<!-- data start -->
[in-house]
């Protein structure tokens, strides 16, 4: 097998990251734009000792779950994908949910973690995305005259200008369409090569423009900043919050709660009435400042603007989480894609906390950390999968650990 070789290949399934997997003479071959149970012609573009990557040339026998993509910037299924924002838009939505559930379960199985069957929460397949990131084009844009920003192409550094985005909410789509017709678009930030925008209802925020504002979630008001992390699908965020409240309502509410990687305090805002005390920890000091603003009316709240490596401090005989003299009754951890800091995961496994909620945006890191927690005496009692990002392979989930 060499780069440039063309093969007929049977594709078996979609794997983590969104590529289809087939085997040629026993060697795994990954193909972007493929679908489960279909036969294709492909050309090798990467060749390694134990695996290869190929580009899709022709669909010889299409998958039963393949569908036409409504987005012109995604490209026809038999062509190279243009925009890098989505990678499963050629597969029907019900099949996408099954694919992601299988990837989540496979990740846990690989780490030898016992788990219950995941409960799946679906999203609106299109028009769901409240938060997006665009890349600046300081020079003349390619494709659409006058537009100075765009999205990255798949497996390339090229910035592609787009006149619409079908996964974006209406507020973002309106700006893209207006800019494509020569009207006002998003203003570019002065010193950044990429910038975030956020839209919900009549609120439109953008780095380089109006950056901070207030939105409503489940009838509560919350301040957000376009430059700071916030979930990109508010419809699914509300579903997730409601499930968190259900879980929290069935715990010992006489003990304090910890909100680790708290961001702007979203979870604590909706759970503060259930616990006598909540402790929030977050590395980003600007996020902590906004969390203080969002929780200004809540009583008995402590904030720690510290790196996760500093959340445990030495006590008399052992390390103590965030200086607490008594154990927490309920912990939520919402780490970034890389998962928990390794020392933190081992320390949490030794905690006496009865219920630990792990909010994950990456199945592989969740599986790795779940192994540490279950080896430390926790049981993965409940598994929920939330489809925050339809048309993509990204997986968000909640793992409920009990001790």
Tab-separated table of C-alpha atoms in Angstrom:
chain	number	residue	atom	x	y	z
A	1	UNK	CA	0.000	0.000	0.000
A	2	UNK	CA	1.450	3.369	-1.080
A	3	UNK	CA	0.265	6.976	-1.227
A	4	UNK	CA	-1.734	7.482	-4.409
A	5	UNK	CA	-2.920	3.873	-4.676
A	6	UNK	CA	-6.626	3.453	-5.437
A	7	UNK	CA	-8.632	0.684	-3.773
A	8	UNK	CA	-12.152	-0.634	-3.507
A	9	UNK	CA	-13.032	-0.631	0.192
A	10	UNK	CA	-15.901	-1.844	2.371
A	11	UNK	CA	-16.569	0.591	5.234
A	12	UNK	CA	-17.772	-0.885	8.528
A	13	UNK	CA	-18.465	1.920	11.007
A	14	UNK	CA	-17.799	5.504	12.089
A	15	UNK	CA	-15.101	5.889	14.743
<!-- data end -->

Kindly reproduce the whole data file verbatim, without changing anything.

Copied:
[in-house]
């Protein structure tokens, strides 16, 4: 097998990251734009000792779950994908949910973690995305005259200008369409090569423009900043919050709660009435400042603007989480894609906390950390999968650990 070789290949399934997997003479071959149970012609573009990557040339026998993509910037299924924002838009939505559930379960199985069957929460397949990131084009844009920003192409550094985005909410789509017709678009930030925008209802925020504002979630008001992390699908965020409240309502509410990687305090805002005390920890000091603003009316709240490596401090005989003299009754951890800091995961496994909620945006890191927690005496009692990002392979989930 060499780069440039063309093969007929049977594709078996979609794997983590969104590529289809087939085997040629026993060697795994990954193909972007493929679908489960279909036969294709492909050309090798990467060749390694134990695996290869190929580009899709022709669909010889299409998958039963393949569908036409409504987005012109995604490209026809038999062509190279243009925009890098989505990678499963050629597969029907019900099949996408099954694919992601299988990837989540496979990740846990690989780490030898016992788990219950995941409960799946679906999203609106299109028009769901409240938060997006665009890349600046300081020079003349390619494709659409006058537009100075765009999205990255798949497996390339090229910035592609787009006149619409079908996964974006209406507020973002309106700006893209207006800019494509020569009207006002998003203003570019002065010193950044990429910038975030956020839209919900009549609120439109953008780095380089109006950056901070207030939105409503489940009838509560919350301040957000376009430059700071916030979930990109508010419809699914509300579903997730409601499930968190259900879980929290069935715990010992006489003990304090910890909100680790708290961001702007979203979870604590909706759970503060259930616990006598909540402790929030977050590395980003600007996020902590906004969390203080969002929780200004809540009583008995402590904030720690510290790196996760500093959340445990030495006590008399052992390390103590965030200086607490008594154990927490309920912990939520919402780490970034890389998962928990390794020392933190081992320390949490030794905690006496009865219920630990792990909010994950990456199945592989969740599986790795779940192994540490279950080896430390926790049981993965409940598994929920939330489809925050339809048309993509990204997986968000909640793992409920009990001790």
Tab-separated table of C-alpha atoms in Angstrom:
chain	number	residue	atom	x	y	z
A	1	UNK	CA	0.000	0.000	0.000
A	2	UNK	CA	1.450	3.369	-1.080
A	3	UNK	CA	0.265	6.976	-1.227
A	4	UNK	CA	-1.734	7.482	-4.409
A	5	UNK	CA	-2.920	3.873	-4.676
A	6	UNK	CA	-6.626	3.453	-5.437
A	7	UNK	CA	-8.632	0.684	-3.773
A	8	UNK	CA	-12.152	-0.634	-3.507
A	9	UNK	CA	-13.032	-0.631	0.192
A	10	UNK	CA	-15.901	-1.844	2.371
A	11	UNK	CA	-16.569	0.591	5.234
A	12	UNK	CA	-17.772	-0.885	8.528
A	13	UNK	CA	-18.465	1.920	11.007
A	14	UNK	CA	-17.799	5.504	12.089
A	15	UNK	CA	-15.101	5.889	14.743